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Sacred Agents #102
If you want to rile me up (please form an orderly queue), throw at me the pop-theology concept that to see God work what we really need to do is to “get out of His way” so that “He can do his thing.” In case you’re skim-reading, let me be clear: That’s an appalling theology of ministry and mission, and a dismal view of humanity, one which is closely connected to the passivity and nihilism … OK see? I’ve riled myself up.
It’s not God’s intention to work around us but rather through us. Daunting as the responsibility is, we are called into the thick of God’s work of redemption and there’s great reward for those who take a deep breath, admit their weakness, call on God’s power and guidance, and step up. “Whom will I send?” looks for the response of “Here am I, send me.” What a blessing are those who take that stance.
But there’s also way that we can take that too far. There’s a danger in mission and ministry called Gift Projection, which we don’t talk about nearly enough. Gift Projection is where a Christian who is one particular part of the body of Christ comes to the view that all the other parts should be just like the part s/he is. And so preachers who have a passion for teaching the Scripture begin to insist that all their hearers also teach others. And worship leaders who love to dance try to get everyone to dance. In their own lives, it’s how they connect deeply with God and often they only want that joy for others. But it can do harm where good is intended.
Similarly in mission, when we are urging and inviting others to enter God’s kingdom, we can often reflect on the happenings and methods in our own experience of coming to Christ – and project that onto our hearers. (Perhaps even onto our fellow-sacred-agents: “Outreach means door-knocking!” or whatever we found was effective in reaching us.) We can also subtly project a narrow view of what it looks like to be a Christian onto people that we’re sharing the good news with. They may assume (and we might help them) that to be a Christian will mean that they need to do all the particular things that you do.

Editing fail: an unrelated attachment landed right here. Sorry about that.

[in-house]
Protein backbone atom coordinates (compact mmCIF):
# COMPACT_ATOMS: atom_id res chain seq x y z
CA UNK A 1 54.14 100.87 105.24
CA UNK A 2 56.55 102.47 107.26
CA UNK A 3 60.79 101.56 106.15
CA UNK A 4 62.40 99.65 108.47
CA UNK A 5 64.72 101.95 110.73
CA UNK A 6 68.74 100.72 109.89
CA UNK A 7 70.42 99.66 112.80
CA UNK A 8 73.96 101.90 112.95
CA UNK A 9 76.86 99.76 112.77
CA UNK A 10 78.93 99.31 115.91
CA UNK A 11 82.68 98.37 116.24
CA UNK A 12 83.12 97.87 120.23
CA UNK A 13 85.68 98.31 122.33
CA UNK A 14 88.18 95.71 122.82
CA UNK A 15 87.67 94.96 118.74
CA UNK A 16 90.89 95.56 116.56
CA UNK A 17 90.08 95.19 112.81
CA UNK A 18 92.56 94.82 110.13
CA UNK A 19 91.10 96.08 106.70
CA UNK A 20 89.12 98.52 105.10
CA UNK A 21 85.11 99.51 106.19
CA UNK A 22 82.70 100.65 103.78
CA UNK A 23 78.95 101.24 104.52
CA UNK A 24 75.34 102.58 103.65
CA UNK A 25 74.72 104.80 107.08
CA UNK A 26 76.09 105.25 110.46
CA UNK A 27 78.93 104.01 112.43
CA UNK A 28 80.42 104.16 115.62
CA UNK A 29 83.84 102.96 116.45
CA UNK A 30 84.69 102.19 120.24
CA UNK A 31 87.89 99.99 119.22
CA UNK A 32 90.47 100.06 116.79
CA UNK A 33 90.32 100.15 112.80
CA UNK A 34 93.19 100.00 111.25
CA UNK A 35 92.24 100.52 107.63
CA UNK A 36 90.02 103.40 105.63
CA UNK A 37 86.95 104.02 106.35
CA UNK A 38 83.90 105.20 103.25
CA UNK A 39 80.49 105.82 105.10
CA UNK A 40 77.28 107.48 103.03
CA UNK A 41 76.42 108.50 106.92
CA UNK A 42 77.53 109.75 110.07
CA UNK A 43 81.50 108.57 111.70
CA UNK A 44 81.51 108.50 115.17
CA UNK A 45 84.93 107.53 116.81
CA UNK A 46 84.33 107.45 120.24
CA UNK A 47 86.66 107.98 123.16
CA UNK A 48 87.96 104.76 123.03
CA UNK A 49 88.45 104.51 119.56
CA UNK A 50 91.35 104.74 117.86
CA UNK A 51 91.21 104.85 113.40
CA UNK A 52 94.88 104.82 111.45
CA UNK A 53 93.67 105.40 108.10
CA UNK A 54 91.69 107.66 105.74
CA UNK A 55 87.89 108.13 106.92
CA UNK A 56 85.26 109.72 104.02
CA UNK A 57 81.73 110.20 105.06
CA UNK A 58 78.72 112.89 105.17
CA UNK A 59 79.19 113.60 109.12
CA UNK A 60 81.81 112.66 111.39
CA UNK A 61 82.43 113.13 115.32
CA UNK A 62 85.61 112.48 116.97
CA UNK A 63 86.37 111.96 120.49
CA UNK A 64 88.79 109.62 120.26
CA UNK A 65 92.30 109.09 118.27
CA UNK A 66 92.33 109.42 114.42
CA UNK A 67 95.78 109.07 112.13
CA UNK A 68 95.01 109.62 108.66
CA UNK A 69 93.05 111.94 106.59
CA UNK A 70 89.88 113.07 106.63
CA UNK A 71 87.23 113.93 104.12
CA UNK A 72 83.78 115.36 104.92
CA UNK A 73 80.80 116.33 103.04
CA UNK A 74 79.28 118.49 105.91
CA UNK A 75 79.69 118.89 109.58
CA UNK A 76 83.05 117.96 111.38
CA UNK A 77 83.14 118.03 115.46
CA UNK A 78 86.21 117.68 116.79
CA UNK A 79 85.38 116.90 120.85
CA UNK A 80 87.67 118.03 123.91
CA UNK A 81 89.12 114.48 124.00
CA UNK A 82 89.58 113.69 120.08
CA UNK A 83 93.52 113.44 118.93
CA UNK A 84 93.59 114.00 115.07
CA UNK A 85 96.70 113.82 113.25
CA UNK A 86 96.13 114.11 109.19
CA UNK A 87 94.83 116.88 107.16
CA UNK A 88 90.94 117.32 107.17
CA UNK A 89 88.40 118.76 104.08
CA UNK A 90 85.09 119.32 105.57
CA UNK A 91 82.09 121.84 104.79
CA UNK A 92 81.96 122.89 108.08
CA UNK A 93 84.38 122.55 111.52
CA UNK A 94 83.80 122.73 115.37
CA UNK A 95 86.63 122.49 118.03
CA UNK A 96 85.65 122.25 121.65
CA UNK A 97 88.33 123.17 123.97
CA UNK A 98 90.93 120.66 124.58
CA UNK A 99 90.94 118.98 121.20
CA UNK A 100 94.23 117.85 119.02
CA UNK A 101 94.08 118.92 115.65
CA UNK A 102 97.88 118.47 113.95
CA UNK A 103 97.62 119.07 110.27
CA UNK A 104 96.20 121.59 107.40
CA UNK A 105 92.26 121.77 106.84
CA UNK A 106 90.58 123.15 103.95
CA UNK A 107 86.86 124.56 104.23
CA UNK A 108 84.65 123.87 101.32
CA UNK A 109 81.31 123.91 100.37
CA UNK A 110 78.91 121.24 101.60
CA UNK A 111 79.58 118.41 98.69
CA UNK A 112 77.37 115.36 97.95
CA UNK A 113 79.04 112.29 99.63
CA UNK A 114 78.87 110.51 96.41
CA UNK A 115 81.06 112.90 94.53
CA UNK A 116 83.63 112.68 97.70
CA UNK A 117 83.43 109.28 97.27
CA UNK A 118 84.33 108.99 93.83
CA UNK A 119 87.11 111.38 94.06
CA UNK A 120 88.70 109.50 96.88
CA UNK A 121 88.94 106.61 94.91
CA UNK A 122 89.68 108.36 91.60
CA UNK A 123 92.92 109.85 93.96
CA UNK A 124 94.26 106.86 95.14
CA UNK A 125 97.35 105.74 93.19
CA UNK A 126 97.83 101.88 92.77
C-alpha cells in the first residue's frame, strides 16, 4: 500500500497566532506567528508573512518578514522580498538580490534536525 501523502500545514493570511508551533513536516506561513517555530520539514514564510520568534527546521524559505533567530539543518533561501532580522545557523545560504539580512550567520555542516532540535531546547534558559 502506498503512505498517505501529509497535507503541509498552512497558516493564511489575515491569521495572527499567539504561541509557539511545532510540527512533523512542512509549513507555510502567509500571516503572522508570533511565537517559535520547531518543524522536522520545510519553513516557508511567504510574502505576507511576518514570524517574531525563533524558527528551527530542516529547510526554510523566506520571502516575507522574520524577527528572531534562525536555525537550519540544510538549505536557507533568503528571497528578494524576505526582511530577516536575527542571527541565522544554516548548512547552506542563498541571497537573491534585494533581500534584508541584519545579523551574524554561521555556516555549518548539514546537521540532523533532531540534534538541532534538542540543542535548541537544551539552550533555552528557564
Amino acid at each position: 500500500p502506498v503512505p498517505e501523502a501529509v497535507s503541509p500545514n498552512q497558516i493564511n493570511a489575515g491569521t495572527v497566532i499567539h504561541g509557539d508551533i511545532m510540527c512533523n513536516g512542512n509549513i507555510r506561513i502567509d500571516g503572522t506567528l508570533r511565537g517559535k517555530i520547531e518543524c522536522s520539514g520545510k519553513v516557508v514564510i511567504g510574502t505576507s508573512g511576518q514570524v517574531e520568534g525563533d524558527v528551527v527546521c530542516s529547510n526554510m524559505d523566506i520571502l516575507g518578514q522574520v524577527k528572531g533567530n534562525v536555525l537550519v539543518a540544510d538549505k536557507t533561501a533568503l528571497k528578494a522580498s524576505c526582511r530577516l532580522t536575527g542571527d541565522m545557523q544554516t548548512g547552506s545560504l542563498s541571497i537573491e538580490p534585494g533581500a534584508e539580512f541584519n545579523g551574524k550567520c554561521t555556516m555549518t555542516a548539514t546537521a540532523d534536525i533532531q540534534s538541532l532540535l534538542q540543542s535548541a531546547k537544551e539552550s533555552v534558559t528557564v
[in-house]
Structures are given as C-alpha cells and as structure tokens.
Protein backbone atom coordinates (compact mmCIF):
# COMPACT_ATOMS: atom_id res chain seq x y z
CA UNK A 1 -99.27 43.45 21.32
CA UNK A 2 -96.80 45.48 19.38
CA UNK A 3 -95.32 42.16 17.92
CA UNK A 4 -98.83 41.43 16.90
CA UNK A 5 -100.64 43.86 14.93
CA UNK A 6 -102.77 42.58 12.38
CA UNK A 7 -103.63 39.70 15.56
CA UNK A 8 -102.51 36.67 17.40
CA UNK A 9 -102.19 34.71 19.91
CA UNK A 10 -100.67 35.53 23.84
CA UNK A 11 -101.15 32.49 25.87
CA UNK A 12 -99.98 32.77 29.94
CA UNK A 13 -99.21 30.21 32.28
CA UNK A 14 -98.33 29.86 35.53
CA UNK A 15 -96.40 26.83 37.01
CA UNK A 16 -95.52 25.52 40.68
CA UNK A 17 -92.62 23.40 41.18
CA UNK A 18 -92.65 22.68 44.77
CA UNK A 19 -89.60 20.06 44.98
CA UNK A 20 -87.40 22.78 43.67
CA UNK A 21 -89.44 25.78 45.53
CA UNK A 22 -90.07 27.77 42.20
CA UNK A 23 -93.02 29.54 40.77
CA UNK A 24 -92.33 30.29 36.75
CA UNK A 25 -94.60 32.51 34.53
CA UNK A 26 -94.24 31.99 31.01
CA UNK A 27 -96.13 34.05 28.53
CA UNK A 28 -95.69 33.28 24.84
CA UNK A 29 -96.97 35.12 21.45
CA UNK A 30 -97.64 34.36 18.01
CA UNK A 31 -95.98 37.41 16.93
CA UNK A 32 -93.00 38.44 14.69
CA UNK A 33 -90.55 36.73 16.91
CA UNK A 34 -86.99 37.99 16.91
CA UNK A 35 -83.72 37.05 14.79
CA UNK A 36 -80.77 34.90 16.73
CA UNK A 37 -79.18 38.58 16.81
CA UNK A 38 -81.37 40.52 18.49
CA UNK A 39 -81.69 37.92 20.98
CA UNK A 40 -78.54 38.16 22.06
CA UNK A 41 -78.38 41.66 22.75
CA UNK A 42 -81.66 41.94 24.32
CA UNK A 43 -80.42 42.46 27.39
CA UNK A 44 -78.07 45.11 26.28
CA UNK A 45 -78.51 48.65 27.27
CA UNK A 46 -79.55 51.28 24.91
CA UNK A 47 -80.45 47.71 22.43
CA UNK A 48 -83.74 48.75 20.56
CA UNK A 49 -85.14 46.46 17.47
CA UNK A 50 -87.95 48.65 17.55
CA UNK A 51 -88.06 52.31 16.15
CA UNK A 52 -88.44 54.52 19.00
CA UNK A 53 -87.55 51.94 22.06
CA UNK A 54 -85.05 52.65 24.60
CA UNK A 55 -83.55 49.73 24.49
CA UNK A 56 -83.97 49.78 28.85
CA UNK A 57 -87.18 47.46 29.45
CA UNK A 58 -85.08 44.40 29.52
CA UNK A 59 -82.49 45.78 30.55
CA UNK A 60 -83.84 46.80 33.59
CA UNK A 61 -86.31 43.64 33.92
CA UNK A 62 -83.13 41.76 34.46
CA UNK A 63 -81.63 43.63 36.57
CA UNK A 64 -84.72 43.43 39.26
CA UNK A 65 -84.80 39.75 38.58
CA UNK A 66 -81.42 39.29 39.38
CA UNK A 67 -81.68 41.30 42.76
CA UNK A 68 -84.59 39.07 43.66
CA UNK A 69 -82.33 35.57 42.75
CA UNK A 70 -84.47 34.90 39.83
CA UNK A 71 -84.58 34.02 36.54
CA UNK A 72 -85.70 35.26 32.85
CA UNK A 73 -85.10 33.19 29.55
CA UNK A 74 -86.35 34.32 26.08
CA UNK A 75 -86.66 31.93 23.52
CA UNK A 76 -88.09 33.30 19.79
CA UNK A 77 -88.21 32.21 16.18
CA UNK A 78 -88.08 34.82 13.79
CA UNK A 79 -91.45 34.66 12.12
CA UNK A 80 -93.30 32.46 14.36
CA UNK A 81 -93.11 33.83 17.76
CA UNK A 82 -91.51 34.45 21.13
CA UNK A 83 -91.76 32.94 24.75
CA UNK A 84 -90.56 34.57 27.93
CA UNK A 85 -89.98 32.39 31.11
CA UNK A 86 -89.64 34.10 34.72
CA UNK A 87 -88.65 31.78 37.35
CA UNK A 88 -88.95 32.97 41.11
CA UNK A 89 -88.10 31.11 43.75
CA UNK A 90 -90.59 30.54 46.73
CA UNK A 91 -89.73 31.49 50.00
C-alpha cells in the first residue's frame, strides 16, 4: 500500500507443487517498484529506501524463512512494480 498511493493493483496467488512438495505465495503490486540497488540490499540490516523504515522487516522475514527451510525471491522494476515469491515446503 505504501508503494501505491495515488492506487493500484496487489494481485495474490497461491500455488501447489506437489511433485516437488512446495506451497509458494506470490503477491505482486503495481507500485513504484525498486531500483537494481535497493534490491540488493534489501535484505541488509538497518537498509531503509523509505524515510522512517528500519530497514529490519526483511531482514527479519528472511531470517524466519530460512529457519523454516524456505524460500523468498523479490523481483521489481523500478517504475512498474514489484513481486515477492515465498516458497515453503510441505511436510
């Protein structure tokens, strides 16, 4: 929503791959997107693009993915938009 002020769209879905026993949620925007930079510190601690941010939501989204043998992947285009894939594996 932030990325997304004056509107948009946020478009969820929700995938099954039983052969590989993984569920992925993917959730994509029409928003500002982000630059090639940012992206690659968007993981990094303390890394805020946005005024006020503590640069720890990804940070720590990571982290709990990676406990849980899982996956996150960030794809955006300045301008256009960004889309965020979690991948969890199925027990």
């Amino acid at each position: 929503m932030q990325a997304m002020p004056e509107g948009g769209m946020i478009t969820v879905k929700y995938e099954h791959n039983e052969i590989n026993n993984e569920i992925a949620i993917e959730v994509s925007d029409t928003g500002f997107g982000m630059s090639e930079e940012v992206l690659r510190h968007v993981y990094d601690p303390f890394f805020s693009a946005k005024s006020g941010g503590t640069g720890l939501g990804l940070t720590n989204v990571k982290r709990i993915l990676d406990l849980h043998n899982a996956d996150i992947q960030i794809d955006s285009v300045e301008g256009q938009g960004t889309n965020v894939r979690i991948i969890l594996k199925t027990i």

But across Scripture and throughout history, the ways by which people encounter and turn to God are very diverse. This is not to say that anything goes, but it is to say that quite a few things do. One of the many leaves we can take from the Global Interaction book is their motto “Empowering communities to develop their own distinctive ways of following Jesus.” How different people come to actually turn to Christ, and how by His Spirit he begins to renew them will be different. Let’s have our eyes open wider. And also bear in mind the few things that will be common to all: One Lord, one Spirit, one Father, one faith, one Baptism.
For discussion: What will it mean for you to reflect Christ – brightly, unashamedly – in all the ways He’s given you, but not unduly project yourself onto others? How can we help each other with this?
Andrew Turner is the Director of Crossover for ABM and author of Fruitful Church and Taking the Plunge.